Part 5 of our Holiday Blog Series
Holidays are supposed to be an exciting time filled with love and joy, a time to strengthen bonds in our relationships . The season revolves around seeing family and friends, sharing great food and good cheer. Yet from budding relationships to the most veteran couples, it can be a time of great stress and conflict.
So You’ve Started a New Relationship
If you are in a new relationship, the holidays can bring excitement for the monumental “firsts” together. However, those “firsts” can be accompanied by stress and uncertainty. John and Julie Gottman of the Gottman Institute have studied thousands of couples to determine the formula for success in committed relationships. They assert that it is important to discuss how you want to celebrate the holidays and what the holidays mean to you.
The more intentional you are about your holiday rituals, the more meaningful your holidays (and your marriage) will be. Creating rituals deepens your connection with your partner, and the Gottmans actively promote creating your own rituals as a couple or family. While each individual may have important family rituals they already follow, there are many opportunities to create new ones together. Ultimately, these shared rituals will strengthen the bonds you share with your partner.
Where to Spend the Holidays?
It is essential to discuss which holidays are important to you both, is Thanksgiving the most important, or is it Independence Day, Christmas, or Hanukkah? What are your expectations around celebrating these holidays? Discuss each of your priorities and find a way to equitably share the holidays together.
Is it possible to alternate where you celebrate every other year so it feels more fair? If distance isn’t an overriding factor, is it possible to split your time between both families on the actual holidays so everyone is happy? Or if Thanksgiving is more important to one family, and Christmas to another, can you spend one with each? If you are an interfaith couple there may even be more options outside of the secular holidays. You also may want to start your own tradition and host your family and friends at your place!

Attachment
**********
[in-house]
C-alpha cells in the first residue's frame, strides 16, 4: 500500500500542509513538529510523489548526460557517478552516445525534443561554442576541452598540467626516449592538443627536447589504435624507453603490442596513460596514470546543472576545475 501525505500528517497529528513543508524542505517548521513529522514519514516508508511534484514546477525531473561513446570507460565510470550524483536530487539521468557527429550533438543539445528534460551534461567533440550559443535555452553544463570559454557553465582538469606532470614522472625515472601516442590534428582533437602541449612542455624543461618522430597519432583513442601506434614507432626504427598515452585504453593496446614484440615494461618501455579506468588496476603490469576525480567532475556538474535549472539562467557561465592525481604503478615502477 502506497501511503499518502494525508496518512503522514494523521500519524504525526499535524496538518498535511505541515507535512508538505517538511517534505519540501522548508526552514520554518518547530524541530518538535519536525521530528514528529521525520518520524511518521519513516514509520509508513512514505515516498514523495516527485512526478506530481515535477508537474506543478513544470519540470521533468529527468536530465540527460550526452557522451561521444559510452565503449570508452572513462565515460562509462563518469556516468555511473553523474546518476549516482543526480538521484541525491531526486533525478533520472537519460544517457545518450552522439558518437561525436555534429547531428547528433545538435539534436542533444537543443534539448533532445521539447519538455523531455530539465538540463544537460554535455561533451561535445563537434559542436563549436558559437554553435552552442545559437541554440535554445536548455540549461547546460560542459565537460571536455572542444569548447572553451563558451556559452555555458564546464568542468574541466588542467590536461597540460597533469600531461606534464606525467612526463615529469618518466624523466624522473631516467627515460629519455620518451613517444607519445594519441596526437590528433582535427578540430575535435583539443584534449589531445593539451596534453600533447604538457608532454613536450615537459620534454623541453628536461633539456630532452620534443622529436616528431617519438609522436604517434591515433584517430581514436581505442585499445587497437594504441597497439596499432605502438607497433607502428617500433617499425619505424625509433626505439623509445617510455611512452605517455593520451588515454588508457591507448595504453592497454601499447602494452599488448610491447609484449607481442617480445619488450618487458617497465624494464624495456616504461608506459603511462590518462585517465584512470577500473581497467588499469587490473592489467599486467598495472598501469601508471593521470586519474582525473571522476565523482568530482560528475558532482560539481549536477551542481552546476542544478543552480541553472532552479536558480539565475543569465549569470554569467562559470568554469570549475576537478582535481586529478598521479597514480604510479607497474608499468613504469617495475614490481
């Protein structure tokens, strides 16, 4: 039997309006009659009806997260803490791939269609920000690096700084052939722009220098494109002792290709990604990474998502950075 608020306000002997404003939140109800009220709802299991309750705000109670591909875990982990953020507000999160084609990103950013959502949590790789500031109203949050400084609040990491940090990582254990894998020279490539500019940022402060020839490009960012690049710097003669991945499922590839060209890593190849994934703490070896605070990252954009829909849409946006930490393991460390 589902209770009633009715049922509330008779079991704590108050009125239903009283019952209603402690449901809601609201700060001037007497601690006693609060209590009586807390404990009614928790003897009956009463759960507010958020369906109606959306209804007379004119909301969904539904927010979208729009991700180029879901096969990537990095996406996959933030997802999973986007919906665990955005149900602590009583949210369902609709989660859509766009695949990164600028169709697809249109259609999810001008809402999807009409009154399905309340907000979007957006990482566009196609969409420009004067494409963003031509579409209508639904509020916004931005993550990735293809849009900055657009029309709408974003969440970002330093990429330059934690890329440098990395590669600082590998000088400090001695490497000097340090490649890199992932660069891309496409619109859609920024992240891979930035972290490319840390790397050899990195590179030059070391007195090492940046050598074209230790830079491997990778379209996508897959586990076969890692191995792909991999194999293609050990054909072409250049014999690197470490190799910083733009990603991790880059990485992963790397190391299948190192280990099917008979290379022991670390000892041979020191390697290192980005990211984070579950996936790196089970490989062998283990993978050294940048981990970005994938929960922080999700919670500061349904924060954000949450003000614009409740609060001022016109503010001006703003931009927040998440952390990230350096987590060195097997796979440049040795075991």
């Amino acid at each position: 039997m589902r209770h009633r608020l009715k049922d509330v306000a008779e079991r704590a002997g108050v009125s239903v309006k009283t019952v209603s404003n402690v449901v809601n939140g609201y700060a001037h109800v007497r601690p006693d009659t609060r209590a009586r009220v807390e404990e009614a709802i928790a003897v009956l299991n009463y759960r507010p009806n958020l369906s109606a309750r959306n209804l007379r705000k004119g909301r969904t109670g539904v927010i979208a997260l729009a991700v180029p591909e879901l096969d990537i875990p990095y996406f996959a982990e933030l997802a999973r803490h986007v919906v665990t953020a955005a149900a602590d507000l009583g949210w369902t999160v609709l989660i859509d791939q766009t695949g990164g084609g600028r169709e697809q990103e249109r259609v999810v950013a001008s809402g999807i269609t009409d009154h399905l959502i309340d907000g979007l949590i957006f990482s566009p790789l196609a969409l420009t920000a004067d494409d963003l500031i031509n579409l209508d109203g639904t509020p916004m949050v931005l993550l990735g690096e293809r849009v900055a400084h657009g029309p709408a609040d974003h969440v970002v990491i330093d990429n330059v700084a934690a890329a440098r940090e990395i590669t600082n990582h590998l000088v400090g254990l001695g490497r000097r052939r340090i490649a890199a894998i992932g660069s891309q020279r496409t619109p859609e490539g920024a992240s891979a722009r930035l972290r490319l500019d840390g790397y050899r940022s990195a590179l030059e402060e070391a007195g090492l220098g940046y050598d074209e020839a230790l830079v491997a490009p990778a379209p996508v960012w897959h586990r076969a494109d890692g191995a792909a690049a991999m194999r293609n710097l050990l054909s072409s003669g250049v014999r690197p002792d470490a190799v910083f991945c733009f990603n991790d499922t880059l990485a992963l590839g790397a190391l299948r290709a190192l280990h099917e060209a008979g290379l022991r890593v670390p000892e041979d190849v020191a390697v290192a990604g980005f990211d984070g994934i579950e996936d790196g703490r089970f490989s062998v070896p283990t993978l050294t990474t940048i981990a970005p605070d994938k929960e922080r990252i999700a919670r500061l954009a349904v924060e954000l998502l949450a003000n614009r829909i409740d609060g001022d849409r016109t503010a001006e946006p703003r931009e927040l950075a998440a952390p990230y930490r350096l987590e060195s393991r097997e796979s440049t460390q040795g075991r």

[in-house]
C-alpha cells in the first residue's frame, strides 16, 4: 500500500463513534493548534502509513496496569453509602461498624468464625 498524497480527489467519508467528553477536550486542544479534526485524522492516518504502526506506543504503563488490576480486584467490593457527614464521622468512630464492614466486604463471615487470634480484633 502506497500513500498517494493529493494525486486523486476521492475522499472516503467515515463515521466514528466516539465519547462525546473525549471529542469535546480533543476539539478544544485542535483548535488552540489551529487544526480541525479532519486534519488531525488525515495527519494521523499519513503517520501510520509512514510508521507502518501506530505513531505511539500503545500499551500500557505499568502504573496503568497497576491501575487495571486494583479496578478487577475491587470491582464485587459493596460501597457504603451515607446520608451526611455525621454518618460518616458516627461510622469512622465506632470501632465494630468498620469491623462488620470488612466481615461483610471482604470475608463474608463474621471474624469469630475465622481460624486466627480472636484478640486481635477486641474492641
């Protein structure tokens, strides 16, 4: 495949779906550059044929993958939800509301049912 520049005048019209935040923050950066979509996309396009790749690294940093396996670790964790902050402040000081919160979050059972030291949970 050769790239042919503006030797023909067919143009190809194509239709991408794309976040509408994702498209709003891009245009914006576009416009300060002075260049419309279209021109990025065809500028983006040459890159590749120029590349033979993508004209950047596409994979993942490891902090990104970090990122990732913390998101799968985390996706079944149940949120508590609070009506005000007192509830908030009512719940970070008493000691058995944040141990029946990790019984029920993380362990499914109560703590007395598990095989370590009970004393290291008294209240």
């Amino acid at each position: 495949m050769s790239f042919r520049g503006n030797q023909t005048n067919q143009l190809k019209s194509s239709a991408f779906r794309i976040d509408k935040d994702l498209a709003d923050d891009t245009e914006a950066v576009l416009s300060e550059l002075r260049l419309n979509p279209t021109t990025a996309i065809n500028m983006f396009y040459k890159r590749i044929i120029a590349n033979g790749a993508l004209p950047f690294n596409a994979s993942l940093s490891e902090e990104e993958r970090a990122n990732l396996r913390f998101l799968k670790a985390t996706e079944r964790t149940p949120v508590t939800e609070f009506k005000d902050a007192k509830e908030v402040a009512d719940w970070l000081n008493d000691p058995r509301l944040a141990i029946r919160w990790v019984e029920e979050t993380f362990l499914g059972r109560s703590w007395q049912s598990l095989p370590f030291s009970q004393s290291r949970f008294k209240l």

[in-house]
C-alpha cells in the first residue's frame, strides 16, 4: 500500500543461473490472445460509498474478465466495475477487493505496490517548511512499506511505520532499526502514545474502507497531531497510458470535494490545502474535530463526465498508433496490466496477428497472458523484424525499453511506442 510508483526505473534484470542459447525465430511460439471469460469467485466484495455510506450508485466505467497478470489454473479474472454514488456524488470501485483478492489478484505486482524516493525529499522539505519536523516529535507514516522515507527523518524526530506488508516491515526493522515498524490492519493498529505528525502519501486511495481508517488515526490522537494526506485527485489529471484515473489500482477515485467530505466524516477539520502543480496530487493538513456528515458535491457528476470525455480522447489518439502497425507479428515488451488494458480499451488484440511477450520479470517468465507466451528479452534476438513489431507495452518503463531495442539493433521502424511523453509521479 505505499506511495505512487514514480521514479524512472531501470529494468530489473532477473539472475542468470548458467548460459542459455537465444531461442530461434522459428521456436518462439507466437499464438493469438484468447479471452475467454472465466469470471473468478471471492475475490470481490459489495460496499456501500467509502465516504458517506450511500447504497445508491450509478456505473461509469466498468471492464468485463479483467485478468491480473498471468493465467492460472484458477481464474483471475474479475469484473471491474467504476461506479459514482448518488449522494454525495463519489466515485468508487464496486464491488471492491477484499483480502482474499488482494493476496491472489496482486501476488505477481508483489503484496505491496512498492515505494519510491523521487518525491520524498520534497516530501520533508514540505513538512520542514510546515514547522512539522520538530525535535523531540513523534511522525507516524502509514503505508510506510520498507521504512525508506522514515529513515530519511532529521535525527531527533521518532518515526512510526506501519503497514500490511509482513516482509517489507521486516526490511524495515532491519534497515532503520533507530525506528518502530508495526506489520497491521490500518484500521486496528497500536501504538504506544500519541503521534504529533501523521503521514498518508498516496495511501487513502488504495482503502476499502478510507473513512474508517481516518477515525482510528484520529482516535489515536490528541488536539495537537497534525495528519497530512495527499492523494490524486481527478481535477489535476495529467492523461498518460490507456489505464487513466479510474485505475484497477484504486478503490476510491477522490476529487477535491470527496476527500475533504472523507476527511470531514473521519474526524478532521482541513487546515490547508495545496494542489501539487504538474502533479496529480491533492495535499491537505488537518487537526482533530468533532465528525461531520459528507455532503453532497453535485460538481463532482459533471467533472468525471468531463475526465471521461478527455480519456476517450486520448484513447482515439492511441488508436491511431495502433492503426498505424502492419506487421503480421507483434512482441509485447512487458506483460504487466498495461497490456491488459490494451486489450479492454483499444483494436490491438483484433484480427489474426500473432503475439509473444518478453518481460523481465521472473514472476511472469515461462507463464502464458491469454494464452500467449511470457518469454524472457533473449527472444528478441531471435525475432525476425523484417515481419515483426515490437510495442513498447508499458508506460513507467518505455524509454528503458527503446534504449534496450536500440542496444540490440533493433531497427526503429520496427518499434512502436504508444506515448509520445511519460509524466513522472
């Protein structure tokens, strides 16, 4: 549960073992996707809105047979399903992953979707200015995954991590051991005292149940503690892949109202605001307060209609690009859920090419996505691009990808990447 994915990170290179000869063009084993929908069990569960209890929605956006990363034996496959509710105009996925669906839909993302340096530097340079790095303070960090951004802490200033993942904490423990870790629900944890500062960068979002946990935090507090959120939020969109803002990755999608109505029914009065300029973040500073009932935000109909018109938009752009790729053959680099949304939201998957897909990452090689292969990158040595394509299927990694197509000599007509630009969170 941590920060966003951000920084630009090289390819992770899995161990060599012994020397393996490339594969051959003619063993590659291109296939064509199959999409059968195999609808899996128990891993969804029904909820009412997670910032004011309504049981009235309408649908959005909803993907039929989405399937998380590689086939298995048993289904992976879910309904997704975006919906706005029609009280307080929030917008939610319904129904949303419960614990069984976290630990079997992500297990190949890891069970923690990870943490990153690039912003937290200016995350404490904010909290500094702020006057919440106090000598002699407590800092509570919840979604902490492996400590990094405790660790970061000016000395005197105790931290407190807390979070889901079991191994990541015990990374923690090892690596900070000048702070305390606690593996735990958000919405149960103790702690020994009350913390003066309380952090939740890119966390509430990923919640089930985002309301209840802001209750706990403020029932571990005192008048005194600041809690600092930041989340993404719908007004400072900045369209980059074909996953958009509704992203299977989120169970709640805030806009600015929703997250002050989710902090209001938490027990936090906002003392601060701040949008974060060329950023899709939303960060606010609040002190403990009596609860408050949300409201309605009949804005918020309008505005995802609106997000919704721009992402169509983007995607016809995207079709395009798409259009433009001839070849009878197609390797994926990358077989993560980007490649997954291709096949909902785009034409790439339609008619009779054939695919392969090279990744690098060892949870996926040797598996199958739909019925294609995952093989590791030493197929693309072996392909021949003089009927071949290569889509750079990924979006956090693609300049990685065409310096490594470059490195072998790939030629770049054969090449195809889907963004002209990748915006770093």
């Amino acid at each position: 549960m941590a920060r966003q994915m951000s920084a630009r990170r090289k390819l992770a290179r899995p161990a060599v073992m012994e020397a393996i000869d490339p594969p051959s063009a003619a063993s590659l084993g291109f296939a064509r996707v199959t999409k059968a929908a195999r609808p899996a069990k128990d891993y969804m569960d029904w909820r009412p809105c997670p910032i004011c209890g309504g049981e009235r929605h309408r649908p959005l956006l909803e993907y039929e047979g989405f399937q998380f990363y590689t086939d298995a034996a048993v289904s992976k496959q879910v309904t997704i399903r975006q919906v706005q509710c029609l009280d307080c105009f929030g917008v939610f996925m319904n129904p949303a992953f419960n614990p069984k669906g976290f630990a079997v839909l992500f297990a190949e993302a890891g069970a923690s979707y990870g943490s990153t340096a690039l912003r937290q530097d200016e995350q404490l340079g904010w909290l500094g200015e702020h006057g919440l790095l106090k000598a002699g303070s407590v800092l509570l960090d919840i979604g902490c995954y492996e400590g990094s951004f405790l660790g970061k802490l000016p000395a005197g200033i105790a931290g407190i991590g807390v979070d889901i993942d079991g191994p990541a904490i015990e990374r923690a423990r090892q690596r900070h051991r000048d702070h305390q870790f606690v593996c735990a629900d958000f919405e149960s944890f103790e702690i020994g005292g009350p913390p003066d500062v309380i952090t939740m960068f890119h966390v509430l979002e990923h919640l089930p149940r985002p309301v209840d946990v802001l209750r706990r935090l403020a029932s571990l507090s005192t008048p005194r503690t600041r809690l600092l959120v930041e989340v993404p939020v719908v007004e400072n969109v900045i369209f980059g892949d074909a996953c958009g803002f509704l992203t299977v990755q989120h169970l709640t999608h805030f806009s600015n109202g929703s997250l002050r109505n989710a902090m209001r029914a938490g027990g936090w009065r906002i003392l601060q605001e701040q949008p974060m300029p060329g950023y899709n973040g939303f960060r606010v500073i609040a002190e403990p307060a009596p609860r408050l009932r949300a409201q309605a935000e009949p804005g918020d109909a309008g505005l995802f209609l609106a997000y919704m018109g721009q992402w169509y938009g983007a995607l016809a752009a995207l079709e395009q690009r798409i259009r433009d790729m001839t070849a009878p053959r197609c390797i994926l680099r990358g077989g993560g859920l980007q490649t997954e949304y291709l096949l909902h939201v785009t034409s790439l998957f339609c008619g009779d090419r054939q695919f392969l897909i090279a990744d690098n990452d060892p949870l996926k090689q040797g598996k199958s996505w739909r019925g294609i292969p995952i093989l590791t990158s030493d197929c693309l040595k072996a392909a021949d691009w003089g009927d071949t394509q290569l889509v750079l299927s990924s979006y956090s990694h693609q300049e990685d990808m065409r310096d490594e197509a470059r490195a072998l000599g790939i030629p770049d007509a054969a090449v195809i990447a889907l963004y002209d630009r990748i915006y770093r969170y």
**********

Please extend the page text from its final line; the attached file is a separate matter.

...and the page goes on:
Prepare Your Partner
Another area of concern can be preparing your partner to meet your family. Even if your partner has met your family only a few times, or has known them for years, celebrating with family can be anxiety-provoking. It may be helpful to inform your partner of special family traditions and bring them up to speed on any family dynamics they may need to be aware of.
Preparing your partner can help reduce stress and pave the way for a frictionless celebration. However, if visiting your family continues to be a source of angst, be mindful that it is only a few times a year, and even a few hours per visit at that, and try to maintain a positive attitude going into the party.
Take it Easy
Gatherings can be nerve-wracking, but drinking too much to calm the nerves is never the answer. It’s helpful to monitor your drinking so you can always remain composed and in control. Later, you won’t regret remaining sober or limiting yourself to only one or two drinks, and the chances of a positive experience and outcome is so much greater.
Have Each Other’s Back
If conflict ensues between your partner and your family during the holiday festivities, it is important to be loyal to your partner. David Burns’ “EAR Approach” can serve as a useful tool for navigating conflicts with each other.
Empathy: Did I acknowledge what my partner was thinking and feeling or was I defensive?
Assertiveness,: Did I make “I feel” statements or blame my partner for the problem?
Respect, was I caring even if I was irritated?
Consider “soft start-ups” meaning, when you present your need, do so in a loving and caring way (versus launching into attack mode.) Where can you be more flexible? Can you arrive at a compromise together?
Enjoy Meaningful Time Together
There is no right or wrong way to celebrate the holidays together. Holidays have a range of meaning to different people. It is paramount to discuss with your partner your hopes and dreams with respect to where you want to spend the holidays, what traditions are the most important to you, and what you are willing to compromise on. The ideal scenario is to strike a balance so everyone is comfortable and satisfied.
Many couples divide and conquer with respect to the holidays and spend time apart visiting their respective families. Often they do this because they couldn’t strike a balance between visiting their respective families, and instead of making a joint decision, moved forward independently with their own plans. There could be other reasons, and this is not to be judged. It’s just that my hope is that because you are a couple, you continue to celebrate important holidays and family time together and find your own unique traditions and rituals!
Laura Goldstein, LMSW, is a therapist at A Good Place. To learn more about her, read her bio here.